Opinion: With COVID-19 Labor Shortages, Summer Looks a Little Different on Long Island
Had a pandemic never happened, hospitality businesses in my hometown of Montauk, NY, would have spent recent weeks readying cadres of seasonal migrant workers to serve summer tourists. Instead, many are now worrying they won’t be able to hire enough workers at all. As the East End of Long Island slowly reopens along with the rest of New York, the town has struggled to find enough workers to meet the increasing demands of the burgeoning summer population.
While COVID-19 has impacted almost every sector of the economy and led to more than 40 million jobless claims, the pandemic has wreaked the most havoc in the service, hospitality, and leisure industries. As travel across the globe came to a virtual standstill this spring, the leisure and hospitality industry faced a 39.3% unemployment rate in April 2020, compared to the industry’s 4.5% unemployment rate just a year earlier. Although states and regions in the United States are slowly opening up, this summer will look significantly different for employers in the tourism industry and will be particularly difficult for resort towns that rely on seasonal migrant workers to fill summer shortages.
The challenges facing Montauk, a small village at the very tip of Long Island with a year-round local population of 3,655, encapsulate those for many places all over the nation as summer kicks into full gear.
Like many resort destinations with a small local resident population, Montauk depends heavily on seasonal migrant labor to support the number of vacationing tourists in the summer months. In the United States, 20% of workerss in the tourism industry are foreign-born. Since most of the roles in the industry are low-paid, low-status, and seasonal, it is often difficult to fill vacant roles with local, native-born Americans. Seasonal migrant workers including farmworkers, landscapers, hotel staff, resort workers, and cashiers and baggers at the local grocery store, play a crucial role in supporting the economy in its busiest months. Without them, Montauk would not be able to keep pace with the influx of tourists over the summer.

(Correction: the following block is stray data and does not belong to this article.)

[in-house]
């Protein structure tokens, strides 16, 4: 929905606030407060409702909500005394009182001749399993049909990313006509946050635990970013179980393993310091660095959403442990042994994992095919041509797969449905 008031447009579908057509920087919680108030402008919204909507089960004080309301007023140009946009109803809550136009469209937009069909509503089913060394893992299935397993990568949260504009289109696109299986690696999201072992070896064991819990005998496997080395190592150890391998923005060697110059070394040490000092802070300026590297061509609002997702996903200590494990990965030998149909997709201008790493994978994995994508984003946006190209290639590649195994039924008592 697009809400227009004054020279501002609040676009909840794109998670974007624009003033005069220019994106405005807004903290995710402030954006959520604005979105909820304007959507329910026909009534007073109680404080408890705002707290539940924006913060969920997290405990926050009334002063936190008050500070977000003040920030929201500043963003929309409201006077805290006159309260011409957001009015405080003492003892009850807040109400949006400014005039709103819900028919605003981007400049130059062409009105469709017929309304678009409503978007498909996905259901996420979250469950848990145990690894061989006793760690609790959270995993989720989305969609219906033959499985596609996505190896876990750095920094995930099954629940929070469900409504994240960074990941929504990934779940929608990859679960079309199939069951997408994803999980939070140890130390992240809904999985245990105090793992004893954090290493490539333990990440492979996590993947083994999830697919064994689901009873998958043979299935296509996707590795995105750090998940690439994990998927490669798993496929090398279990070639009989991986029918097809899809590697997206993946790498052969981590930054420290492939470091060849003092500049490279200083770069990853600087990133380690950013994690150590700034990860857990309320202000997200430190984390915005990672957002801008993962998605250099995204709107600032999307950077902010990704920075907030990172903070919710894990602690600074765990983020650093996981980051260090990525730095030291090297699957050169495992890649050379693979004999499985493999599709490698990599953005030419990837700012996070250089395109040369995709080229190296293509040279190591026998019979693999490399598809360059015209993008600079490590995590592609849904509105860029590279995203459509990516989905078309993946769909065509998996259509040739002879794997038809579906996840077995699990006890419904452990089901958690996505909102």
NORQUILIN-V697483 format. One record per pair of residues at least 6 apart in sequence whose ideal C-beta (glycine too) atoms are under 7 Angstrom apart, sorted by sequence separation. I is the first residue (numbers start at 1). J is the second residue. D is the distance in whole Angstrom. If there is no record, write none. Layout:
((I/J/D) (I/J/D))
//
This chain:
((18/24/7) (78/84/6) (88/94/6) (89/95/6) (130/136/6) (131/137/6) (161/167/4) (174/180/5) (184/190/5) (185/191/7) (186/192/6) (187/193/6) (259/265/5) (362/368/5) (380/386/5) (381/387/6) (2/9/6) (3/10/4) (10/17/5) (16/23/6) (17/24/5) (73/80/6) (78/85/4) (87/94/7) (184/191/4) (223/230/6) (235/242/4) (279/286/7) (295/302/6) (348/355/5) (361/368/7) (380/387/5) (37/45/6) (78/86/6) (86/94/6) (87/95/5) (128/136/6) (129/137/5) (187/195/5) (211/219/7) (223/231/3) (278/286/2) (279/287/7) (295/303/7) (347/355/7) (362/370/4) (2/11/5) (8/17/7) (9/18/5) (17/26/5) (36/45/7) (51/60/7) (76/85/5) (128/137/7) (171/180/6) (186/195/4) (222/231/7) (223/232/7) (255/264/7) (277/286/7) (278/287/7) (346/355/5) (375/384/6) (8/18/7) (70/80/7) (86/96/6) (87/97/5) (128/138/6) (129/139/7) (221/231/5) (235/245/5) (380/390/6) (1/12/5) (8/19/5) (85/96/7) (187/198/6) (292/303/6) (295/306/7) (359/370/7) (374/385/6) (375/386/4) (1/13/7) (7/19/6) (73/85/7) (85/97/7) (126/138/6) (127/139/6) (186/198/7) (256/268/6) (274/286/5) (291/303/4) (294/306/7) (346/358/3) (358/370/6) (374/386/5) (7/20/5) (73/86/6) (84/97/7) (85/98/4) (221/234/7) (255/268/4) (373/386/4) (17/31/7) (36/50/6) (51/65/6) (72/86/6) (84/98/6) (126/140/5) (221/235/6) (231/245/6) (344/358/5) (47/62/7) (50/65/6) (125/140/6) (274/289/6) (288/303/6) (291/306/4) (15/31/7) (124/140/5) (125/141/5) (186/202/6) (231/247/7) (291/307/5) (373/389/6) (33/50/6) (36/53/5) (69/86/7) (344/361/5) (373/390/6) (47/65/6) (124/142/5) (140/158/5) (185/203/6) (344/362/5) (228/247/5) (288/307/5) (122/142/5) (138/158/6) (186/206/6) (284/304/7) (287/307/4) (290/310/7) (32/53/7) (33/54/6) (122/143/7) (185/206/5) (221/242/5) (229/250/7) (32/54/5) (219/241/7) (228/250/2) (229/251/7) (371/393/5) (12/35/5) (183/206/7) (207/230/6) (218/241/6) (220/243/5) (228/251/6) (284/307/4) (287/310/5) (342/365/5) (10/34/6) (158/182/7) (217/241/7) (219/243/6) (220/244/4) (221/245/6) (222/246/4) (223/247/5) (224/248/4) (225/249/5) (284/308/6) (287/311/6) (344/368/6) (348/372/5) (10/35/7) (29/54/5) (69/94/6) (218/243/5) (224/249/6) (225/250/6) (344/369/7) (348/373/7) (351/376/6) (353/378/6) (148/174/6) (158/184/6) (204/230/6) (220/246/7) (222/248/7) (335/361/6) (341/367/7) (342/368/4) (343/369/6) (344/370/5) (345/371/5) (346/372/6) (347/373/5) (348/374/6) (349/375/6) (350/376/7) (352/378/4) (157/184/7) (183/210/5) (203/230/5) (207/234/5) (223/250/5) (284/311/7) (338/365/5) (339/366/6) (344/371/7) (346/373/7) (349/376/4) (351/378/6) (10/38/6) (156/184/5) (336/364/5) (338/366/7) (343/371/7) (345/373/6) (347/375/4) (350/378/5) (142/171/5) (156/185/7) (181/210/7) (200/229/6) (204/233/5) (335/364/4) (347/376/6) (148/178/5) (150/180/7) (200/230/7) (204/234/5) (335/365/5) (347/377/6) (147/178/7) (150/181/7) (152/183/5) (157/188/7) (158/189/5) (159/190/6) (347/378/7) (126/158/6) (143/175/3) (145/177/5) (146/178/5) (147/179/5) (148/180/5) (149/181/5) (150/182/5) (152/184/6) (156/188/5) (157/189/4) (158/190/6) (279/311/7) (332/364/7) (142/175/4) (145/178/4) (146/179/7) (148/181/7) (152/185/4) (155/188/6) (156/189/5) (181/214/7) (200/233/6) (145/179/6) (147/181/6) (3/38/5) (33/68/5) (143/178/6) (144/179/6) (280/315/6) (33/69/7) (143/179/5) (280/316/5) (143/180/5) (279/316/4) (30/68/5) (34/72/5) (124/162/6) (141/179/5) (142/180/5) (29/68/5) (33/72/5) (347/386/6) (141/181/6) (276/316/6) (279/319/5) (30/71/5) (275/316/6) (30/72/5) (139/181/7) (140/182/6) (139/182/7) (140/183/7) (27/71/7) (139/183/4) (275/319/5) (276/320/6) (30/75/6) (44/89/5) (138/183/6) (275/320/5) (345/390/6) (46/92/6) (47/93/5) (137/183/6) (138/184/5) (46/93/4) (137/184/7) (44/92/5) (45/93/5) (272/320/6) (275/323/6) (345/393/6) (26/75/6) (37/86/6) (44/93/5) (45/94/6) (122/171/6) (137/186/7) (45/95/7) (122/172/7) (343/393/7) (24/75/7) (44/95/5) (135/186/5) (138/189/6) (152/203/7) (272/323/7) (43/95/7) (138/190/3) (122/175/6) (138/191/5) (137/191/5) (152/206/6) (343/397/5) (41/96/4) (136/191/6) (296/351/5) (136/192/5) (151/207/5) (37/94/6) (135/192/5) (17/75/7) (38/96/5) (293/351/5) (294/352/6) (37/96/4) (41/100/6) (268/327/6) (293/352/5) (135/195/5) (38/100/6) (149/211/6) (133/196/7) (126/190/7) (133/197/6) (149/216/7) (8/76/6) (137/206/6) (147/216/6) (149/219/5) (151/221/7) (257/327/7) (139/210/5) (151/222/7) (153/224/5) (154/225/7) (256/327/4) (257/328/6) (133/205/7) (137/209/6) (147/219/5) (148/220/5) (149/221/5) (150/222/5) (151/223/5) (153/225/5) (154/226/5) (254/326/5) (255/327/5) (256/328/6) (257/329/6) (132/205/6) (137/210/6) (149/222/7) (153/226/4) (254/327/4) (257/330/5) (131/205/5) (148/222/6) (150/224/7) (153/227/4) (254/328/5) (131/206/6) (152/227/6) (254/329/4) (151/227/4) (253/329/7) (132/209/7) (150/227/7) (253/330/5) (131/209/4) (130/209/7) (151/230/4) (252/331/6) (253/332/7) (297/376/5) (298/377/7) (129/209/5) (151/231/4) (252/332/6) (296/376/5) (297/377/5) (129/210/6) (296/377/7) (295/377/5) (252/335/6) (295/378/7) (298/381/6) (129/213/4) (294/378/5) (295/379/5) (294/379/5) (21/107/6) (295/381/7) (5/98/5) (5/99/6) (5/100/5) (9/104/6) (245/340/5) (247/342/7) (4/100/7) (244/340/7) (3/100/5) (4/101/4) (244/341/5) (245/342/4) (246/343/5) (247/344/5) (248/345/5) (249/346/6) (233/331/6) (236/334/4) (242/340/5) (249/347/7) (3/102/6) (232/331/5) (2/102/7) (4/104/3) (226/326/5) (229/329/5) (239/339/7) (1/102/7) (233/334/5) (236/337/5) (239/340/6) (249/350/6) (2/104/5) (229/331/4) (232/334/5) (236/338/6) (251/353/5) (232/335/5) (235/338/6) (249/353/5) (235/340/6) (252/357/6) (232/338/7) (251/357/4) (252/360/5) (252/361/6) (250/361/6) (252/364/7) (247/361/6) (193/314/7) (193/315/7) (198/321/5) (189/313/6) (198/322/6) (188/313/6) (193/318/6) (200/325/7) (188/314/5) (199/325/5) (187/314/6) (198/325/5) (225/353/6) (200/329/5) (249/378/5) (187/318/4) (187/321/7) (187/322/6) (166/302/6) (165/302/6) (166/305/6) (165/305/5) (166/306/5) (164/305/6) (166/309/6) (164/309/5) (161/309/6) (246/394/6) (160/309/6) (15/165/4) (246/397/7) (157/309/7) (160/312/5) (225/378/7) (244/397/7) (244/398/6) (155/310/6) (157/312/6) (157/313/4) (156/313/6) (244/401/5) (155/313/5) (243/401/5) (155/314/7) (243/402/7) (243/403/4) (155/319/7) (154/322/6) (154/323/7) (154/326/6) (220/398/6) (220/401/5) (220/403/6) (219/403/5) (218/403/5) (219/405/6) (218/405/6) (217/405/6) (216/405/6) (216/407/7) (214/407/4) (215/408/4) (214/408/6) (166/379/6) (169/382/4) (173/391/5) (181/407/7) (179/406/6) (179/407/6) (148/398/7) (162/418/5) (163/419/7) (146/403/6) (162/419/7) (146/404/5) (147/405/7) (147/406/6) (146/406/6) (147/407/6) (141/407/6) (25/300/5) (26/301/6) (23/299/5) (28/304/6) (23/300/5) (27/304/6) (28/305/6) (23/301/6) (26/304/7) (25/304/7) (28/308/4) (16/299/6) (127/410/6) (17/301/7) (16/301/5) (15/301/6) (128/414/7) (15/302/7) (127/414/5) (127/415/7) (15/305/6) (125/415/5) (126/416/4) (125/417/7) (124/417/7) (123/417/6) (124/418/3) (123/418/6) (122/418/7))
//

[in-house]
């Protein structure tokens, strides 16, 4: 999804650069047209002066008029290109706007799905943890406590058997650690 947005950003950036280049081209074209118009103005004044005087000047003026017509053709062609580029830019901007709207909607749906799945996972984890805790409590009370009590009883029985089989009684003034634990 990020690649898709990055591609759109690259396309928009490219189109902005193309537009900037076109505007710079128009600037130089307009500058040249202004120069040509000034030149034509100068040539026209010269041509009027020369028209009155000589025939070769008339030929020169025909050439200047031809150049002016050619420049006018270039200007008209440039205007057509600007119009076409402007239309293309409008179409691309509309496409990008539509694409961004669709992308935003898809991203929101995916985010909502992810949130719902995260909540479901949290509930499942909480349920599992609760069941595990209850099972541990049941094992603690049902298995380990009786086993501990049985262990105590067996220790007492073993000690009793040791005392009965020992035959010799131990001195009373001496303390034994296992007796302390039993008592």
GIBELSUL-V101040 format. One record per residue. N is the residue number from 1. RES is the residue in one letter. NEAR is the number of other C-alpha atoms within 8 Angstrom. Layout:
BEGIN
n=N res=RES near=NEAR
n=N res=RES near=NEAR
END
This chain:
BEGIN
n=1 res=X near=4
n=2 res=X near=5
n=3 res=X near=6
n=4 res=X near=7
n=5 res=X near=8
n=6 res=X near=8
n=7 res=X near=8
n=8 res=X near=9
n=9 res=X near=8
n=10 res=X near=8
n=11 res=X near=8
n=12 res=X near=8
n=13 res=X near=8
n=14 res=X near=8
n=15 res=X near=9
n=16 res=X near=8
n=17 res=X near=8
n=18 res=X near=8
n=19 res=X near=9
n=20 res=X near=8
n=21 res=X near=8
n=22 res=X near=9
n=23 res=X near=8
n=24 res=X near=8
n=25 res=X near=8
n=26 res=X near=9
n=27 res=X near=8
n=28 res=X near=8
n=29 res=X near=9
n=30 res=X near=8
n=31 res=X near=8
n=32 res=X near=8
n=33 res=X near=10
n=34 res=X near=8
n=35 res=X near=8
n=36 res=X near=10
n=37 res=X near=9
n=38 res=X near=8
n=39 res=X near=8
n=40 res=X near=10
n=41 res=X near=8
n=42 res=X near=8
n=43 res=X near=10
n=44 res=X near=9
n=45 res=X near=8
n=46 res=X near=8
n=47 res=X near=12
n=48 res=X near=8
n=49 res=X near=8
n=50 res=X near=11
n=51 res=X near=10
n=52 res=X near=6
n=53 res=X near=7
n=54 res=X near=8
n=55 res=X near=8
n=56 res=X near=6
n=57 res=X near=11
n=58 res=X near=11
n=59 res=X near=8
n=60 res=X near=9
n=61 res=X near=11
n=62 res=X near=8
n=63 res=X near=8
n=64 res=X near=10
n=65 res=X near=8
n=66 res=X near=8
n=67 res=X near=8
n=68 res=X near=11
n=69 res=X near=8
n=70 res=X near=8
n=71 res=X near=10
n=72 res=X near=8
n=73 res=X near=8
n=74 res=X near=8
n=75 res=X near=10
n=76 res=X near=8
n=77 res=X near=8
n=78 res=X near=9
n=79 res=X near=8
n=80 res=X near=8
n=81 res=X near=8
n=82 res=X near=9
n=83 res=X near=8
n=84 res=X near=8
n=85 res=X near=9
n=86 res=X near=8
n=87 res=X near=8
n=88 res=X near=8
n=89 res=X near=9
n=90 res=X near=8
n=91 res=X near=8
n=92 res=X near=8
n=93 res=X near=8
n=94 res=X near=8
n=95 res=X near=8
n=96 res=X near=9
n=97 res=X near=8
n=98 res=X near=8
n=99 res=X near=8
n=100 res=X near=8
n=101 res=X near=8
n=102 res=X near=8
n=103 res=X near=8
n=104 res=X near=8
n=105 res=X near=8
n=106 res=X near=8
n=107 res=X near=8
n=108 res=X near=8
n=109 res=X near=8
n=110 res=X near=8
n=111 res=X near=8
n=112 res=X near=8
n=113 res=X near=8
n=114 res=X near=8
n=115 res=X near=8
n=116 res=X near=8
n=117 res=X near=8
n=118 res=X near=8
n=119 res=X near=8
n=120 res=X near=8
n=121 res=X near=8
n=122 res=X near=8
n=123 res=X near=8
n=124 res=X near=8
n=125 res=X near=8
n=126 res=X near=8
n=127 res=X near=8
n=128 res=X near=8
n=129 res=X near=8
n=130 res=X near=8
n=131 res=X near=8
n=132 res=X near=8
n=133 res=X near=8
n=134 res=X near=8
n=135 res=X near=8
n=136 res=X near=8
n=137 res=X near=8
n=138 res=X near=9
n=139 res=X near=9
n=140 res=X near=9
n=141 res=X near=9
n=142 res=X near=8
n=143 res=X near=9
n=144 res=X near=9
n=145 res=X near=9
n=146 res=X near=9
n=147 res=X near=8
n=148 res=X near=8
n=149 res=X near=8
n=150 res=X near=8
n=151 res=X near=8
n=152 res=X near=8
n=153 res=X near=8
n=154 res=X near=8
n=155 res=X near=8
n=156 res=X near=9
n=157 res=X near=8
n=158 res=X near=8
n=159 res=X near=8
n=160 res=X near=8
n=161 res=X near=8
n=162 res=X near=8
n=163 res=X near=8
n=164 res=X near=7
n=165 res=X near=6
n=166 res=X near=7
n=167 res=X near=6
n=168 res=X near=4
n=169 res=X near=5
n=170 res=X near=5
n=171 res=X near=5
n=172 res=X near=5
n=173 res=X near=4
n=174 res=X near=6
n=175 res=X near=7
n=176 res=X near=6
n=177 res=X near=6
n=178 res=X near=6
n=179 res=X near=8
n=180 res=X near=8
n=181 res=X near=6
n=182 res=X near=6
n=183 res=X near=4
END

The COVID-19 pandemic escalated Montauk’s need for seasonal workers earlier in the season. In mid-March, when the virus was at its peak in New York, the East End community saw a significant influx of residents from New York City seeking refuge from the outbreak. The local rental market boomed, and as a result, Montauk and the neighboring communities were hit with peak season-level crowds, even though the local businesses had only enough resources and workers to service the local, winter-level population.
As the spring turned to early summer and COVID-19 case counts in New York declined, additional visitors have traveled out east, even as hotels and other businesses continue to struggle to hire enough employees to meet the demand. For example, as more people began to ready their homes for summer, landscapers were in high demand in April and May, but landscaping businesses struggled to fulfill orders because they didn’t have enough seasonal H-2B workers available. In addition, at the start of the outbreak in the middle of March, Long Island farms struggled to compensate for the lack of workers they were supposed to have received via the H-2A program.
Hotel owners also expressed concern that due to travel restrictions, they would not be able to hire employees through the J-1 Exchange Visitor Program, as they have typically done for previous summer seasons. For years, Montauk has been a popular destination for Czech and Irish students who spend the summer working at the town’s resorts and hotels. However, since President Donald Trump took office, the number of Irish students participating in the program has declined, with many citing worries over the administration’s immigration policies.
A local business leader told me in order to compensate for the missing staff, hotel owners themselves are now scrubbing toilets and changing bed linens while watching the front desk. Many hotels had hoped that local residents who lost jobs due to the pandemic would step up and fill the roles left vacant by migrant workers, but according to local businesses, some unemployed residents receive more money on stimulus and unemployment checks than they if they were working full-time, and therefore are disincentivized to return to work until the stimulus payments end.
As lockdowns around the country end and we try to adjust to a new normal, we need to consider the vital role immigrants can play in supporting our local economies. While Montauk is certainly not a perfect reference point for the rest of the country, our community has and will be a patchwork of immigrants and locals alike. Immigrants are on the frontlines of the leisure, hospitality, and service industry in resort towns like Montauk. The East End of Long Island has faced seasonal migrant labor shortages in the past even without a pandemic adding fuel to the fire. As policymakers in Washington conceptualize what economic recovery from COVID-19 will look like, we cannot forget about the important role migrant workers play in local economies that are reliant on them.
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